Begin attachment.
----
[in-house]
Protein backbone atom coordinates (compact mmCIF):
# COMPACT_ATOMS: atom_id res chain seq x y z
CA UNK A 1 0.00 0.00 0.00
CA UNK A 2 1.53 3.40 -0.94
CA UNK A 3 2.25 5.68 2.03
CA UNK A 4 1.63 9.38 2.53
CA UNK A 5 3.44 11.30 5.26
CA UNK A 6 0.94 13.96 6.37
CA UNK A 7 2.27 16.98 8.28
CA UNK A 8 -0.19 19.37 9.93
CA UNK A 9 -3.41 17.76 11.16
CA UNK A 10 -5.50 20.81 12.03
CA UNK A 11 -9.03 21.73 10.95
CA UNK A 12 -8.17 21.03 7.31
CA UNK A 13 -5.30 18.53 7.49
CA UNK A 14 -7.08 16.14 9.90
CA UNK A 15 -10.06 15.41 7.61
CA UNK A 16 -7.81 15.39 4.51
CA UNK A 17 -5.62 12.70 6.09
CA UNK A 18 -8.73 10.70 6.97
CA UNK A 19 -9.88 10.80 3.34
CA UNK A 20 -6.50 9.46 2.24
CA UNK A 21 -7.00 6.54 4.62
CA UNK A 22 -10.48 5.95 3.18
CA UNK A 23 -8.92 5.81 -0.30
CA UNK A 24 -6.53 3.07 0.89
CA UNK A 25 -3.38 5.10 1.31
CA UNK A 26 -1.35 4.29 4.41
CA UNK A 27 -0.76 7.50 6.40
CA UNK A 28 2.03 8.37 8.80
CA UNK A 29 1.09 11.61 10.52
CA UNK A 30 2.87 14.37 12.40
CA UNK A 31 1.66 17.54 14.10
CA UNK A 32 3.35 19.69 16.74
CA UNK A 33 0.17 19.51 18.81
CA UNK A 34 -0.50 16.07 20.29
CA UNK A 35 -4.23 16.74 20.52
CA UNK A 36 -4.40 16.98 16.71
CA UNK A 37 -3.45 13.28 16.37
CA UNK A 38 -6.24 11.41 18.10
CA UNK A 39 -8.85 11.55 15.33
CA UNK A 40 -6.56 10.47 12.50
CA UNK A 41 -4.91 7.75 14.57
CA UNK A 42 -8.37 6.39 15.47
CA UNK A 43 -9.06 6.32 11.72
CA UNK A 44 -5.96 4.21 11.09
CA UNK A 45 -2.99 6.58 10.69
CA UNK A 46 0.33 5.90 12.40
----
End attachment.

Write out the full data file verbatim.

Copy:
[in-house]
Protein backbone atom coordinates (compact mmCIF):
# COMPACT_ATOMS: atom_id res chain seq x y z
CA UNK A 1 0.00 0.00 0.00
CA UNK A 2 1.53 3.40 -0.94
CA UNK A 3 2.25 5.68 2.03
CA UNK A 4 1.63 9.38 2.53
CA UNK A 5 3.44 11.30 5.26
CA UNK A 6 0.94 13.96 6.37
CA UNK A 7 2.27 16.98 8.28
CA UNK A 8 -0.19 19.37 9.93
CA UNK A 9 -3.41 17.76 11.16
CA UNK A 10 -5.50 20.81 12.03
CA UNK A 11 -9.03 21.73 10.95
CA UNK A 12 -8.17 21.03 7.31
CA UNK A 13 -5.30 18.53 7.49
CA UNK A 14 -7.08 16.14 9.90
CA UNK A 15 -10.06 15.41 7.61
CA UNK A 16 -7.81 15.39 4.51
CA UNK A 17 -5.62 12.70 6.09
CA UNK A 18 -8.73 10.70 6.97
CA UNK A 19 -9.88 10.80 3.34
CA UNK A 20 -6.50 9.46 2.24
CA UNK A 21 -7.00 6.54 4.62
CA UNK A 22 -10.48 5.95 3.18
CA UNK A 23 -8.92 5.81 -0.30
CA UNK A 24 -6.53 3.07 0.89
CA UNK A 25 -3.38 5.10 1.31
CA UNK A 26 -1.35 4.29 4.41
CA UNK A 27 -0.76 7.50 6.40
CA UNK A 28 2.03 8.37 8.80
CA UNK A 29 1.09 11.61 10.52
CA UNK A 30 2.87 14.37 12.40
CA UNK A 31 1.66 17.54 14.10
CA UNK A 32 3.35 19.69 16.74
CA UNK A 33 0.17 19.51 18.81
CA UNK A 34 -0.50 16.07 20.29
CA UNK A 35 -4.23 16.74 20.52
CA UNK A 36 -4.40 16.98 16.71
CA UNK A 37 -3.45 13.28 16.37
CA UNK A 38 -6.24 11.41 18.10
CA UNK A 39 -8.85 11.55 15.33
CA UNK A 40 -6.56 10.47 12.50
CA UNK A 41 -4.91 7.75 14.57
CA UNK A 42 -8.37 6.39 15.47
CA UNK A 43 -9.06 6.32 11.72
CA UNK A 44 -5.96 4.21 11.09
CA UNK A 45 -2.99 6.58 10.69
CA UNK A 46 0.33 5.90 12.40